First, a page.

At the beginnings, it was cultivated in the belt between Anatolia and the Iranian Plateau and between Egypt and Mesopotamia. It probably came to Italy from two different mainstreams: from the south, through the Mediterranean Sea, and from the North, following the Balkan route. That is why it takes different names: Saragolla (Sarga, yellow – and Golyo, seed) and literally means “yellow grain”, with varieties Saragolla turchesco, Lucano, Zingaresca, Bulgara, Saragolletta del Sannio, Perciasacchi, Strazzavisazz. With high energetic and nutritional value, its yield is about 22 quintals per hectare. Richer in proteins than normal durum wheat with low gluten content, it is suitable for both pasta and bakery products. It has a very high stem, even over 170 cm; it has a bare, vitreous and elongated kernel.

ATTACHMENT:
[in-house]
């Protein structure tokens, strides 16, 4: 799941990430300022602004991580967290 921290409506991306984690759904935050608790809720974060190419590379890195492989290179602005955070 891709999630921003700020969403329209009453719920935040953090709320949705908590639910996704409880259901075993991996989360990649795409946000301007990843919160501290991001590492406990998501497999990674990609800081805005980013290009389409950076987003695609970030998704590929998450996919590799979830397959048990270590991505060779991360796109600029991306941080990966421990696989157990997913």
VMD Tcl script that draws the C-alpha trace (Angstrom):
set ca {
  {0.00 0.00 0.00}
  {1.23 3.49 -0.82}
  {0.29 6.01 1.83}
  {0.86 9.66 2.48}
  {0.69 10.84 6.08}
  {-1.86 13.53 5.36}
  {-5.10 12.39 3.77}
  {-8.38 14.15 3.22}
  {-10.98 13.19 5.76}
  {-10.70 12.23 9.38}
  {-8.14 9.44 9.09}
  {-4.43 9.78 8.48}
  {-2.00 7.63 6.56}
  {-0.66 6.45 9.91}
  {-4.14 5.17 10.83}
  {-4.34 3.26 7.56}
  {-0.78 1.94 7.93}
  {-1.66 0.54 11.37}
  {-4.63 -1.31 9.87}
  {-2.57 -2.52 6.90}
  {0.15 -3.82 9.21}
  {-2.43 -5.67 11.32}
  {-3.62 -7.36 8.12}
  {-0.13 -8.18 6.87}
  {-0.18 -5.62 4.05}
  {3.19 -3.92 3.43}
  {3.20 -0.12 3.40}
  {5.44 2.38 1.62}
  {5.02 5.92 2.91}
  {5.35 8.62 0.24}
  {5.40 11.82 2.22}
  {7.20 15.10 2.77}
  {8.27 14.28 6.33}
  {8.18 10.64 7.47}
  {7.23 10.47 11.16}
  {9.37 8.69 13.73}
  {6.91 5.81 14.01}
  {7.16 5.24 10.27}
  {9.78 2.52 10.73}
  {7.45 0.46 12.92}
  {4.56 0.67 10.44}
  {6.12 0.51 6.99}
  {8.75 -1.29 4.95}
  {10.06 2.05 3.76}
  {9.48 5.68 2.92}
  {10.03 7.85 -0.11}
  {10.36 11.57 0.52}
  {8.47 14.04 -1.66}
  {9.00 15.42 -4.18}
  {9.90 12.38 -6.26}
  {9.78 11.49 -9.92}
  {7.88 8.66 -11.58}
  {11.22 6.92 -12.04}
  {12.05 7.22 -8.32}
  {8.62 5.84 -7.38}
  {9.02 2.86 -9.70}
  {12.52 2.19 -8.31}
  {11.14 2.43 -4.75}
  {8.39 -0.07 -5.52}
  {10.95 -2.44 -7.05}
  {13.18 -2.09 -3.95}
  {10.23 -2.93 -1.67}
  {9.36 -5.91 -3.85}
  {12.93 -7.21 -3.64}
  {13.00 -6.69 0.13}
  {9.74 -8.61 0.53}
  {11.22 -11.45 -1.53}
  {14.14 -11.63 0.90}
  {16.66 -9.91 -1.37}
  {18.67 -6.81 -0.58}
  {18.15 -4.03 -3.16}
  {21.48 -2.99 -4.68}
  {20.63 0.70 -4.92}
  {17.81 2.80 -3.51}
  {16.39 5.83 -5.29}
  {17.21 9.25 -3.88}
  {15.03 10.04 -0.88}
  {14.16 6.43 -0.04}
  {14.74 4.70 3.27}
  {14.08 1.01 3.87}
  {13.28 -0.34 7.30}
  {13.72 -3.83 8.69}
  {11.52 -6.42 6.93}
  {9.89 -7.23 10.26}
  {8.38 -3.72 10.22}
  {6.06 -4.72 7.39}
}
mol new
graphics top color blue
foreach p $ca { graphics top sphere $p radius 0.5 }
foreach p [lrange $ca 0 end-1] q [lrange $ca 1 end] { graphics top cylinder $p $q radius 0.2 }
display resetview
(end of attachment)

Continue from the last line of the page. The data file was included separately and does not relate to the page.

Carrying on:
Khorasan is the raw material for very tasting light breads with sweet and golden crumb, easily digestible taste. In 1801 the Abbot Bernardo Quartapelle in his book “The Principles Of Vegetation Or How To Cultivate The Earth to Get the most possible fruit from it” reports that in the Agro Pretuziano (ancient denomination of the Province of Teramo) … our farmers distinguish different kinds of grains, calling others hard other whites. Among the first ones, the Saragolla is the main place, with long, firm and blond berries… The best saragolla of our Kingdom … excellent for making pasta, they are sown in November and December. It is a long, yellowish grain of great durability … “.